Wealthfront offers direct indexing, a service that uses individual securities to single out tax-loss harvesting opportunities, on balances over $100,000. Combined with the daily tax-loss harvesting that Wealthfront offers on all taxable accounts, the company says the service can add up to 2% to annual investment performance.
New this year: Wealthfront has added management of 529 college savings plans, an account option that few competitors offer.
- Management fee: 0.25%, but first $10,000 is free
- Account minimum: $500
- Promotion: NerdWallet readers can get $15,000 managed for free
Wealthfront is best for:
- Hands-off investors.
- Free management on small balances.
- Taxable accounts.
- Automatic rebalancing.
- 529 college savings plan management.
Wealthfront at a glance
|Account management fee||First $10,000 managed for free (NerdWallet readers can get $15,000 managed free); 0.25% after that.|
|Investment expense ratios||ETF expense ratios average 0.12%|
|Portfolio||ETFs from 11 asset classes|
|Account fees (annual, transfer, closing)||None|
|Automatic rebalancing||Free on all accounts|
|Customer support||Phone support Monday-Friday 11 a.m. to 8 p.m. Eastern; email support.
|Promotion||NerdWallet readers get free management on the first $15,000 invested.|
Where Wealthfront shines
Investments: Wealthfront has some heavy hitters behind its investment strategy, including Chief Investment Officer Burton Malkiel, senior economist at Princeton University and author of “A Random Walk Down Wall Street,” an investing classic. The company’s methodology includes giving investors a streamlined questionnaire to identify risk tolerance, then employing exchange-traded funds in up to 11 asset classes.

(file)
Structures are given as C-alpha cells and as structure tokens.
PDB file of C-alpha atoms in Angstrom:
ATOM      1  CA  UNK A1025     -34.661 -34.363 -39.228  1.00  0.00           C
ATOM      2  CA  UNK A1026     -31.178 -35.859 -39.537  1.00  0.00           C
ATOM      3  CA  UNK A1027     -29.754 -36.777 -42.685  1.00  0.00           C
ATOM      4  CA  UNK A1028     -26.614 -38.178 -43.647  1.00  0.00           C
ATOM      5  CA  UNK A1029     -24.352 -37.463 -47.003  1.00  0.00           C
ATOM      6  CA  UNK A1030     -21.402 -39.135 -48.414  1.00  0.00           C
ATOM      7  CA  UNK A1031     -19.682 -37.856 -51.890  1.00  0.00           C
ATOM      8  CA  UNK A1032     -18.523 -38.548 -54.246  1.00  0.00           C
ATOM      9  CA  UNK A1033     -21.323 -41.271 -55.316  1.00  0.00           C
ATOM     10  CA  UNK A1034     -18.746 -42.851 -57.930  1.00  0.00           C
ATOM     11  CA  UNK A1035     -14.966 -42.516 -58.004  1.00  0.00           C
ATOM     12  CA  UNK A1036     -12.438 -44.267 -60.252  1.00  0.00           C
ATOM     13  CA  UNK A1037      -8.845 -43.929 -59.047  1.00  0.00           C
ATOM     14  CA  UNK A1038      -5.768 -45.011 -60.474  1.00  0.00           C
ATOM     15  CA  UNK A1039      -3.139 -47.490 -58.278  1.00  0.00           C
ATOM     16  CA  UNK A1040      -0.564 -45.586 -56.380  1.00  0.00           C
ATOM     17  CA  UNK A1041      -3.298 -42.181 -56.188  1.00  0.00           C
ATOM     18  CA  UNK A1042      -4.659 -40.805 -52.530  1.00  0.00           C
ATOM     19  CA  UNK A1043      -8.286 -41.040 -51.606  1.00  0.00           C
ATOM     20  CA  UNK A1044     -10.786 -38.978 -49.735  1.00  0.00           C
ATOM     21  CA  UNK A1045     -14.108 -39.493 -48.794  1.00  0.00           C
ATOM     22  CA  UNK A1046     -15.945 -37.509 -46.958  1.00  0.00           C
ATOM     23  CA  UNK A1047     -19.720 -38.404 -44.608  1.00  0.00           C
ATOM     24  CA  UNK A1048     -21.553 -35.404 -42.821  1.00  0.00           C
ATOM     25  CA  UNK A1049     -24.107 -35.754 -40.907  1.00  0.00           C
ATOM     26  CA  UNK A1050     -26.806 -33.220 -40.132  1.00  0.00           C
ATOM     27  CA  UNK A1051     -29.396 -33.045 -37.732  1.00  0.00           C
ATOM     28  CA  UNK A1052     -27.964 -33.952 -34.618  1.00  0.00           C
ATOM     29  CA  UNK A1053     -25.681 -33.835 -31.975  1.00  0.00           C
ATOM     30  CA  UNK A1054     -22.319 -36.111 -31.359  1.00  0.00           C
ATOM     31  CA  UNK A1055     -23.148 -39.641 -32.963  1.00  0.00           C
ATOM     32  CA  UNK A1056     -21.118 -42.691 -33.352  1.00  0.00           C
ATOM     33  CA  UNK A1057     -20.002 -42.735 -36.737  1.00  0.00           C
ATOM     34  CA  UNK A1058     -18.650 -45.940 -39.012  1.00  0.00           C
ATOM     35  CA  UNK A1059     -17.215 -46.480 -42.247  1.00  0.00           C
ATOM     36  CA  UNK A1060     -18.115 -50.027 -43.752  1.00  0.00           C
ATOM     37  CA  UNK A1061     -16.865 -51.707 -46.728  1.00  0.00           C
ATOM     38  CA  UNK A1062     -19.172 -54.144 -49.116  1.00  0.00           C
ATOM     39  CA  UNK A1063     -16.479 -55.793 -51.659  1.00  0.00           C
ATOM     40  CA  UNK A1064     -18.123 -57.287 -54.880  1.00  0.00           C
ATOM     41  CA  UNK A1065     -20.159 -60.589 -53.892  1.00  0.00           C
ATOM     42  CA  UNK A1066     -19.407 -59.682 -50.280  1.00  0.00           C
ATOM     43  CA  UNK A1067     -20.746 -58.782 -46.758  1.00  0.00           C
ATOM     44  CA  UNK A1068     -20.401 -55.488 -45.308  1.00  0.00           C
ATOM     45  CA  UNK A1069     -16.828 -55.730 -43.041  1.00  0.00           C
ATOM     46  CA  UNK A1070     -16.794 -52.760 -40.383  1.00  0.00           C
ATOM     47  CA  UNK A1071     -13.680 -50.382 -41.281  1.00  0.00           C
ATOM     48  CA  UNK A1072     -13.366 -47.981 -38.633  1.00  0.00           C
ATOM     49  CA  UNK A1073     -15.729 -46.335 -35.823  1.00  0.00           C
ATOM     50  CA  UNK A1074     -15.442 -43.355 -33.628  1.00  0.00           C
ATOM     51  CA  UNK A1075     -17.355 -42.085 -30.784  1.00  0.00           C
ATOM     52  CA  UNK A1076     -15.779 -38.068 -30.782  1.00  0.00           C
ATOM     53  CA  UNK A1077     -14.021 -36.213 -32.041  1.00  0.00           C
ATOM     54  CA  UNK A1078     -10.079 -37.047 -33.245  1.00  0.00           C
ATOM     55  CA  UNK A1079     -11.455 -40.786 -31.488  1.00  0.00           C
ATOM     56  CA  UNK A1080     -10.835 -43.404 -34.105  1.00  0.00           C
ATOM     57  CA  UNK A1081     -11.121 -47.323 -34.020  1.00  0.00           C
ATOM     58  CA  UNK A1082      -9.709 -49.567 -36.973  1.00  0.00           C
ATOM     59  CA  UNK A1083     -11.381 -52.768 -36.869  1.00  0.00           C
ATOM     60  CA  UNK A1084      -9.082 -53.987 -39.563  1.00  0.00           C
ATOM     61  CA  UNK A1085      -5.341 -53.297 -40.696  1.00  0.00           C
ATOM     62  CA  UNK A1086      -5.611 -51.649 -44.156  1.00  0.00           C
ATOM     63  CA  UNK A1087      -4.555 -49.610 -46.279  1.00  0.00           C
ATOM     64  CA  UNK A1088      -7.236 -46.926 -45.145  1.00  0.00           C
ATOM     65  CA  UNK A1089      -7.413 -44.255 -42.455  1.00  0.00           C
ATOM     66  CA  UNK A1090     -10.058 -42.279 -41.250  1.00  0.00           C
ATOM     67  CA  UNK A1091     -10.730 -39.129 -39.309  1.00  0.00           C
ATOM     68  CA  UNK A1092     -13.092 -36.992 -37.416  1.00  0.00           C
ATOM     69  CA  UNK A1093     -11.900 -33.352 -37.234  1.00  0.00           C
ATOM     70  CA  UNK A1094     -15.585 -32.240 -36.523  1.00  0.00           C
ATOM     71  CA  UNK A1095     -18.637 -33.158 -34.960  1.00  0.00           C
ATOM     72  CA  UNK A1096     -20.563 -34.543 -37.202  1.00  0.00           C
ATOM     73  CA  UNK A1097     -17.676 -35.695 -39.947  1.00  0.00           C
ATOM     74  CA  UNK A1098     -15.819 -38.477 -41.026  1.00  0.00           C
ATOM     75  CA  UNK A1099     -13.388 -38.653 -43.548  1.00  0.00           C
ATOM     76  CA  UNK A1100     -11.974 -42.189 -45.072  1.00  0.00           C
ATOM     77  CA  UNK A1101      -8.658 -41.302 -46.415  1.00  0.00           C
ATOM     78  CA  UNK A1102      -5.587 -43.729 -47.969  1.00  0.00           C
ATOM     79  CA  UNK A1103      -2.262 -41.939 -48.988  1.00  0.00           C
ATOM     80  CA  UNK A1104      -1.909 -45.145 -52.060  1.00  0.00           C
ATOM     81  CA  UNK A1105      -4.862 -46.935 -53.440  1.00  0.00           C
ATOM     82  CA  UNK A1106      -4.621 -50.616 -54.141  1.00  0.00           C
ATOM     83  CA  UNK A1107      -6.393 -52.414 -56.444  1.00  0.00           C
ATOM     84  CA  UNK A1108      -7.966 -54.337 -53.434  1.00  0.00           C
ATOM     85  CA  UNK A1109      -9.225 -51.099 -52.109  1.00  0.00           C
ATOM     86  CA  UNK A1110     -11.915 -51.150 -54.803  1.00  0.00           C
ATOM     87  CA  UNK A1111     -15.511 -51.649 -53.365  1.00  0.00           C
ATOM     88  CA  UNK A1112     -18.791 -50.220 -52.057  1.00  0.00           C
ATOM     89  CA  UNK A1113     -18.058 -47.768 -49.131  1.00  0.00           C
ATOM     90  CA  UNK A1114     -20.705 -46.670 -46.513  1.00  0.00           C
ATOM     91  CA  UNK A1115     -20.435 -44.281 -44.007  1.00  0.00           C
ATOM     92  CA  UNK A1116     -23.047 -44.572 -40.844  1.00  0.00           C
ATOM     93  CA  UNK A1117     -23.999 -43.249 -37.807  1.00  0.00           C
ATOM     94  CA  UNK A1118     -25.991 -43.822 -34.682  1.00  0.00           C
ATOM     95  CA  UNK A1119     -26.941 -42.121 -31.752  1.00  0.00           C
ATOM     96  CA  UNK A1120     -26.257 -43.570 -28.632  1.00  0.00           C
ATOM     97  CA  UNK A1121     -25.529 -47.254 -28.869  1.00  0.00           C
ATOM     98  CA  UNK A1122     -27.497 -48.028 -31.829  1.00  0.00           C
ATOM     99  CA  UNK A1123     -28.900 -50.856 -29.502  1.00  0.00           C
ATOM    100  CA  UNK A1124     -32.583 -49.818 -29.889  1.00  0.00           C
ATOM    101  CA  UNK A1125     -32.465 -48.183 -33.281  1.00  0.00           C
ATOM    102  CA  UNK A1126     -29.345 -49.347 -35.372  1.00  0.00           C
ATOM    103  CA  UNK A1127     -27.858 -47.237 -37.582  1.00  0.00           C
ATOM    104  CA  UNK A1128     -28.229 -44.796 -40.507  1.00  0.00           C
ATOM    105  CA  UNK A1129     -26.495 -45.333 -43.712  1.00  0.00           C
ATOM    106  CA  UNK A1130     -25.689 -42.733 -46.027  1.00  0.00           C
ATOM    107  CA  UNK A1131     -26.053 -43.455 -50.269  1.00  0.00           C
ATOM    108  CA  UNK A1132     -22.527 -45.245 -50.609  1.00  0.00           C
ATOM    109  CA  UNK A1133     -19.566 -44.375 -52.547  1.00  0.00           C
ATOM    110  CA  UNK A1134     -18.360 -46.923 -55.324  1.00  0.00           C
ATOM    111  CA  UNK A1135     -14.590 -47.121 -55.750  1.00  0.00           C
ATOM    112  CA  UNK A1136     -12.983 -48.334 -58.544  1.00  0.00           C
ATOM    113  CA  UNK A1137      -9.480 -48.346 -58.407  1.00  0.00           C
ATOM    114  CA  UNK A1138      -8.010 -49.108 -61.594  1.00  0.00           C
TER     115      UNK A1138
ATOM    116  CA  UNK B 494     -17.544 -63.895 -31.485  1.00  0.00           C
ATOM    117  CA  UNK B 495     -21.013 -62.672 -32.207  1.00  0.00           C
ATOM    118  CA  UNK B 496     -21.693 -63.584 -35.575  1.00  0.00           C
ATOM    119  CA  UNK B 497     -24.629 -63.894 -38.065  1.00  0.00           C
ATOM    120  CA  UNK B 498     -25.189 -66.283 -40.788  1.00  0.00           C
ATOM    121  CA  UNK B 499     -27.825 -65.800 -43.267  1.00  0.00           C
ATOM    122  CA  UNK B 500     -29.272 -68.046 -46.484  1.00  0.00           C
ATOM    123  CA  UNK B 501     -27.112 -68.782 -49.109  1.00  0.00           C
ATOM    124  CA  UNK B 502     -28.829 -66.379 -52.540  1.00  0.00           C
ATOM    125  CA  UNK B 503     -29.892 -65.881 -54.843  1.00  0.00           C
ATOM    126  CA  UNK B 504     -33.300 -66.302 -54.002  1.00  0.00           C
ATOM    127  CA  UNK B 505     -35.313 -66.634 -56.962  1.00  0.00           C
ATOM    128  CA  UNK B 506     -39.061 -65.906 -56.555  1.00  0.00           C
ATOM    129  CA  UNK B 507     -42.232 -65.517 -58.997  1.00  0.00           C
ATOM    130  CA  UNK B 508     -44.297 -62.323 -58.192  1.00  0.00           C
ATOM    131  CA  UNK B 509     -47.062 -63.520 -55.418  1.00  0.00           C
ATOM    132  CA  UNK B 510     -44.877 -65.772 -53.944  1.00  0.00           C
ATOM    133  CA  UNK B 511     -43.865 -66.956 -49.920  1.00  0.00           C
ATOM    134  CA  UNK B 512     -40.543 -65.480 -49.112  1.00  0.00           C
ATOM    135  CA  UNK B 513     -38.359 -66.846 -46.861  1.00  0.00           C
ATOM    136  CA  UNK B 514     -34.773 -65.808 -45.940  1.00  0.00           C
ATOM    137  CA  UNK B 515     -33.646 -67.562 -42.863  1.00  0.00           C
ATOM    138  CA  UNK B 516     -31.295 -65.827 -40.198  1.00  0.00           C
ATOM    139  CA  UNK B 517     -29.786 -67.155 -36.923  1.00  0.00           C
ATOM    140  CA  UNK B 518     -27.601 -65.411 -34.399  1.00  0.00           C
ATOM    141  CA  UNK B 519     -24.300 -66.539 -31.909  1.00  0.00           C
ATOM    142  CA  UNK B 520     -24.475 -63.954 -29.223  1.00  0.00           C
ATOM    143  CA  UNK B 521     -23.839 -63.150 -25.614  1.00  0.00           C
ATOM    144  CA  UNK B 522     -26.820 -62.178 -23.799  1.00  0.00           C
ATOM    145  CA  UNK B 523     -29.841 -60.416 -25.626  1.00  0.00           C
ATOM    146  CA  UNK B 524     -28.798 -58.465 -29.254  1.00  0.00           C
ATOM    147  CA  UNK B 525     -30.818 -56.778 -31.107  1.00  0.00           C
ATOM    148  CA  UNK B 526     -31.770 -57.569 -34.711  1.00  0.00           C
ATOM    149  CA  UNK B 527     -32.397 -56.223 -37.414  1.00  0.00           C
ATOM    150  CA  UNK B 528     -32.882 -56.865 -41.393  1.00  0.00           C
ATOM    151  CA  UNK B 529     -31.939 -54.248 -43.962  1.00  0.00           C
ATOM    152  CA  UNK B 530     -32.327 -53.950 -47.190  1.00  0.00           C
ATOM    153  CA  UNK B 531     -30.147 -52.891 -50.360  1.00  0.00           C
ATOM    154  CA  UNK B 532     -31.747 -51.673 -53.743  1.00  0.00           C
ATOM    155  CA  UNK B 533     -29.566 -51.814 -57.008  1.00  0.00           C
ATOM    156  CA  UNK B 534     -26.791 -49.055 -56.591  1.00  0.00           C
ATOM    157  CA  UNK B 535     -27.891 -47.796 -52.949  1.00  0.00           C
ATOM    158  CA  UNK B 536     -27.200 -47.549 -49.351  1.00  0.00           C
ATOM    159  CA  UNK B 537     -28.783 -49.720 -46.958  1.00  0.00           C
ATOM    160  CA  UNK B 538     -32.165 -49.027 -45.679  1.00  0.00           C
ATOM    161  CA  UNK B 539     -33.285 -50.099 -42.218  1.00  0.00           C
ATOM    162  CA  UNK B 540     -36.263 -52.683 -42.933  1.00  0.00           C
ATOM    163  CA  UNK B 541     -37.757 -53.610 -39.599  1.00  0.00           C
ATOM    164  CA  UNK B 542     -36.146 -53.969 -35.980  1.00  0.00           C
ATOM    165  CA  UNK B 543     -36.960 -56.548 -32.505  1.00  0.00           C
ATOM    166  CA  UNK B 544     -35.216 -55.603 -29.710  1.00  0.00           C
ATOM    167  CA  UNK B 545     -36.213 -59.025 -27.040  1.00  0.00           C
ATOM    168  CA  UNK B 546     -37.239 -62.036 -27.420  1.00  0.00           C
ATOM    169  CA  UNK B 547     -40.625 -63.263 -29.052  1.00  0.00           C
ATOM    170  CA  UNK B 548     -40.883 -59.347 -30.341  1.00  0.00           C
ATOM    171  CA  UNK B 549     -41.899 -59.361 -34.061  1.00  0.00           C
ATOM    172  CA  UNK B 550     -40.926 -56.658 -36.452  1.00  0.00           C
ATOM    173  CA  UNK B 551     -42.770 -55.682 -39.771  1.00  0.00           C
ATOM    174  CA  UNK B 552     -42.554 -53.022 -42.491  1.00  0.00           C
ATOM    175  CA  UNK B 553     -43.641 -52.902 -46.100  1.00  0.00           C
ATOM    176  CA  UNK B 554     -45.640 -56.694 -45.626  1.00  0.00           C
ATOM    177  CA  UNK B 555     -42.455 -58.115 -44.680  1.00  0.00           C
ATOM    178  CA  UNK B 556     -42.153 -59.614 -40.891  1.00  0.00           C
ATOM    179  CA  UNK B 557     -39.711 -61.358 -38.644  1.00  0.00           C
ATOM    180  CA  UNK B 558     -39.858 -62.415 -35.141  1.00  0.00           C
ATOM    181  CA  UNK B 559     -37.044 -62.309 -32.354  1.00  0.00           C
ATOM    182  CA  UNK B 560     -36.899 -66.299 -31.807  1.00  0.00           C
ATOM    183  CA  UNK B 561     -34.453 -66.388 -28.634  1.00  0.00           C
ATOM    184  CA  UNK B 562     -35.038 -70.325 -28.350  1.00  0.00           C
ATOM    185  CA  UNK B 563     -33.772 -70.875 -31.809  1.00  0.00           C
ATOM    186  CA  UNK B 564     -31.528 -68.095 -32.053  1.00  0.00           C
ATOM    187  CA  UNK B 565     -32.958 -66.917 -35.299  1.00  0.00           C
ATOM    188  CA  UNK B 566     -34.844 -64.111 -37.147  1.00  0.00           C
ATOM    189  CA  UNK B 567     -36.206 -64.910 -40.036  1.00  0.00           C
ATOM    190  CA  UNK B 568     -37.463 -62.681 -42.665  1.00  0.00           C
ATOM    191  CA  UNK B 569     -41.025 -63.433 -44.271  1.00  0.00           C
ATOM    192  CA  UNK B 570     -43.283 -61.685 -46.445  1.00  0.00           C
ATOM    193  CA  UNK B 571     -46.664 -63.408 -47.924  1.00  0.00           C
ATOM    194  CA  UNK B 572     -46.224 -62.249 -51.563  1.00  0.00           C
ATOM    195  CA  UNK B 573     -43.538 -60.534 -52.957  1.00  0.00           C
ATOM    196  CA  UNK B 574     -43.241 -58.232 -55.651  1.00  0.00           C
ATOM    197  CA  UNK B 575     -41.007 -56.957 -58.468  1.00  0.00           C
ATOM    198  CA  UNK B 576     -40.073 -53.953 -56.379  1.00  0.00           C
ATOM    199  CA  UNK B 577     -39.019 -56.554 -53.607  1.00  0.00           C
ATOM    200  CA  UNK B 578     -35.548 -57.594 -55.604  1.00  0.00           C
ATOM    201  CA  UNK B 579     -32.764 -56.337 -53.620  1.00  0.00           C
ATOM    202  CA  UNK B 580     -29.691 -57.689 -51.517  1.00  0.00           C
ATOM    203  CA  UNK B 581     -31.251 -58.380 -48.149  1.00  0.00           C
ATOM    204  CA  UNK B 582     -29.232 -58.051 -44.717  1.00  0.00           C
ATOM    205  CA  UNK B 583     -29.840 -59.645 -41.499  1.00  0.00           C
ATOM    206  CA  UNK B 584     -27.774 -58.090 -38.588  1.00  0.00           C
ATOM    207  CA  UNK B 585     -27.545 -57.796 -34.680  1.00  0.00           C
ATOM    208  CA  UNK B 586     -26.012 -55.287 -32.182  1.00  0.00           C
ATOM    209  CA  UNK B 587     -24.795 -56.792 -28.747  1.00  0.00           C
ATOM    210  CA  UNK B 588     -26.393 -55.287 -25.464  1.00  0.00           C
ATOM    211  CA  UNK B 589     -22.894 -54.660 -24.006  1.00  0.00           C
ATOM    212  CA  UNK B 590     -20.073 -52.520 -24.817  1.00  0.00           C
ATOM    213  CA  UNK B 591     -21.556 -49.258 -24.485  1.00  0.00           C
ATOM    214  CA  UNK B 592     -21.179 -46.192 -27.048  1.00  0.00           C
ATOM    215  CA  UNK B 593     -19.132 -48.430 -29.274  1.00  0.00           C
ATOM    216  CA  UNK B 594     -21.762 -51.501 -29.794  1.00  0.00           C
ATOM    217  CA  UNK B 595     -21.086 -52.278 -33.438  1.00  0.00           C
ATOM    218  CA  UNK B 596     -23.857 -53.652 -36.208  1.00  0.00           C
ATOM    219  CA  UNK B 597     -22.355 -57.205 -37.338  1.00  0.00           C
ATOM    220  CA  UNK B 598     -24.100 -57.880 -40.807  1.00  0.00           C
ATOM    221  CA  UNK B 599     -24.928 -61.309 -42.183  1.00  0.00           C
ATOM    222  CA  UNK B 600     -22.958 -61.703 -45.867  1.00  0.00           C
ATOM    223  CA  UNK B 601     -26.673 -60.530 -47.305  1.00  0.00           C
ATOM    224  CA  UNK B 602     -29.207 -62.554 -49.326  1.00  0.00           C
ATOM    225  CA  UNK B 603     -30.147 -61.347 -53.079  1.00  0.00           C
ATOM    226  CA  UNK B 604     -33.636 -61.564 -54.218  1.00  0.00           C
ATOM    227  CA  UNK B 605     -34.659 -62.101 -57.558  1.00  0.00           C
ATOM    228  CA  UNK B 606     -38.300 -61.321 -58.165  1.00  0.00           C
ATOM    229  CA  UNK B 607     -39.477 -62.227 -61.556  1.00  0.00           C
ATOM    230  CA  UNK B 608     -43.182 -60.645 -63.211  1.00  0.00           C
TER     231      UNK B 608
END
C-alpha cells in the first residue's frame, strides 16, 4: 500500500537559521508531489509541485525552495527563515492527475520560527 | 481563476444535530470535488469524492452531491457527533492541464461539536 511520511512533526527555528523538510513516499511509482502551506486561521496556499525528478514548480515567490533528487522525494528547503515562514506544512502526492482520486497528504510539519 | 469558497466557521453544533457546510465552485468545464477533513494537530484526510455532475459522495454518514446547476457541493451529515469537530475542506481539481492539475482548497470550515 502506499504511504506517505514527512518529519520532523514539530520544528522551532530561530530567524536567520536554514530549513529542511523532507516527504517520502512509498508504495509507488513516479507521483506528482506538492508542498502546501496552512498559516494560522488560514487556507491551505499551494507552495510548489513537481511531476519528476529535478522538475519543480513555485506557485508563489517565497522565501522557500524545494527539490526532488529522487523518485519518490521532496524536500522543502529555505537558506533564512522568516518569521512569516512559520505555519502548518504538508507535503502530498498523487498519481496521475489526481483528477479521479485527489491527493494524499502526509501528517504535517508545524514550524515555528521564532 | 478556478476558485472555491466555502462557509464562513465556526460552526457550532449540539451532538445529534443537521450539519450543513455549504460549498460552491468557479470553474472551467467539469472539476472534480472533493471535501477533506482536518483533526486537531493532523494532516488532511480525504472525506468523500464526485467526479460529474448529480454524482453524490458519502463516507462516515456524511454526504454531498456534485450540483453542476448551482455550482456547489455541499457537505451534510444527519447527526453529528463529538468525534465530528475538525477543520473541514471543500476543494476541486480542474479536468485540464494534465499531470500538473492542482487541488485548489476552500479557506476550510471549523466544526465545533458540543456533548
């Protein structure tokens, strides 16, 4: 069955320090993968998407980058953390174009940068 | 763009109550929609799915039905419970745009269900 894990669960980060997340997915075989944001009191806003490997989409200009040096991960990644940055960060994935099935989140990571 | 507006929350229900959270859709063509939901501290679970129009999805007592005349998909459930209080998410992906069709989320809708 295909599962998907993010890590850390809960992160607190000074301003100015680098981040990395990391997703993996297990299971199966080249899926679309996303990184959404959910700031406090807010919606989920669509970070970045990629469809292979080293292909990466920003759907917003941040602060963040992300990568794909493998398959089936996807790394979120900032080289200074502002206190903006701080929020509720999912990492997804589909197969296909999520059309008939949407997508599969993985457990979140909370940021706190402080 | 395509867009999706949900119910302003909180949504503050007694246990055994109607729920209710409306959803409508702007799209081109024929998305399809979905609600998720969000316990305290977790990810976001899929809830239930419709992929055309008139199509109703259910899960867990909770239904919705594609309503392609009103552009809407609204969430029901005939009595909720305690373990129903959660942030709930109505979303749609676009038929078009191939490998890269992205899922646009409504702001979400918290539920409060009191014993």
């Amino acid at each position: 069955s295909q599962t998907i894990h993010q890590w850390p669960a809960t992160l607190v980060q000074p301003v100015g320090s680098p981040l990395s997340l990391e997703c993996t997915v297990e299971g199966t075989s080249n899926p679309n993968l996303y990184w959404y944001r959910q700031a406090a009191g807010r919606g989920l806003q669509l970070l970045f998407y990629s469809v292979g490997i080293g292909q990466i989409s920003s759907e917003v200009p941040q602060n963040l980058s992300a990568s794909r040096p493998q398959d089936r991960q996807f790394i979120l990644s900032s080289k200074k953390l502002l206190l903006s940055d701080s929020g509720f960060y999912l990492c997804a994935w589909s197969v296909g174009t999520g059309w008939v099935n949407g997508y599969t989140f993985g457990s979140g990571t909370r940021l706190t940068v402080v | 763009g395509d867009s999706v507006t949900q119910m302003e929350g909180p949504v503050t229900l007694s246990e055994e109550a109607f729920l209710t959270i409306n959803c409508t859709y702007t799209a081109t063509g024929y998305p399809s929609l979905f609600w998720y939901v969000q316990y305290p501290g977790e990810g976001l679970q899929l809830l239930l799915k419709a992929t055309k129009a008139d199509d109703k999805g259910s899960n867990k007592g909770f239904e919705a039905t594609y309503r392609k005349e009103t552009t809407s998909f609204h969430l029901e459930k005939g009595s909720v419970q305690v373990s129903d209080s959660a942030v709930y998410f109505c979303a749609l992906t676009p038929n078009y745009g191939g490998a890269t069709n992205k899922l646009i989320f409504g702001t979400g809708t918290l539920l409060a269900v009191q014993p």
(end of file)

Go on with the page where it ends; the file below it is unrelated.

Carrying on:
The process is automated from there, with software that may rebalance when dividends are reinvested, money is deposited, a distribution is taken or market fluctuations make it necessary. Wealthfront uses threshold-based rebalancing, meaning portfolios are rebalanced when an asset class has moved away from its target allocation, rather than on a quarterly or yearly schedule.
Wealthfront’s investment mix covers U.S. stocks, foreign stocks, emerging markets, dividend stocks, real estate and natural resources, as well as emerging markets bonds, Treasury inflation-protected securities and U.S. government, corporate and municipal bonds. The typical portfolio includes seven to eight asset classes, and real estate is not included in taxable accounts.
Management fees: The first $15,000 invested with Wealthfront is managed for free if you sign up through NerdWallet. After you pass that threshold, that $15,000 is still managed for free, but assets invested beyond that are charged a flat advisory fee of 0.25%.
The company’s biggest independent competitor, Betterment, also charges 0.25% for its digital service. (For a full description of that company’s services and fees, read our Betterment review).
But Betterment has chosen to offer its fee break on large balances rather than small, waiving management fees on assets in excess of $2 million. That means the vast majority of investors will pay slightly less at Wealthfront.
Wealthfront also has a referral program. If you invite friends and they fund an account, the company will waive fees on an additional $5,000 for each of you. Investors who use NerdWallet’s Wealthfront promotion receive the same deal, getting free management on $15,000 rather than $10,000.
Tax efficiency: Wealthfront offers daily tax-loss harvesting on all taxable accounts. New clients who transfer in assets may benefit from its Tax-Minimized Brokerage Account Transfer service. That service incorporates existing investments into the Wealthfront portfolio where possible and holds transferred securities that can’t be incorporated until capital gains become long-term.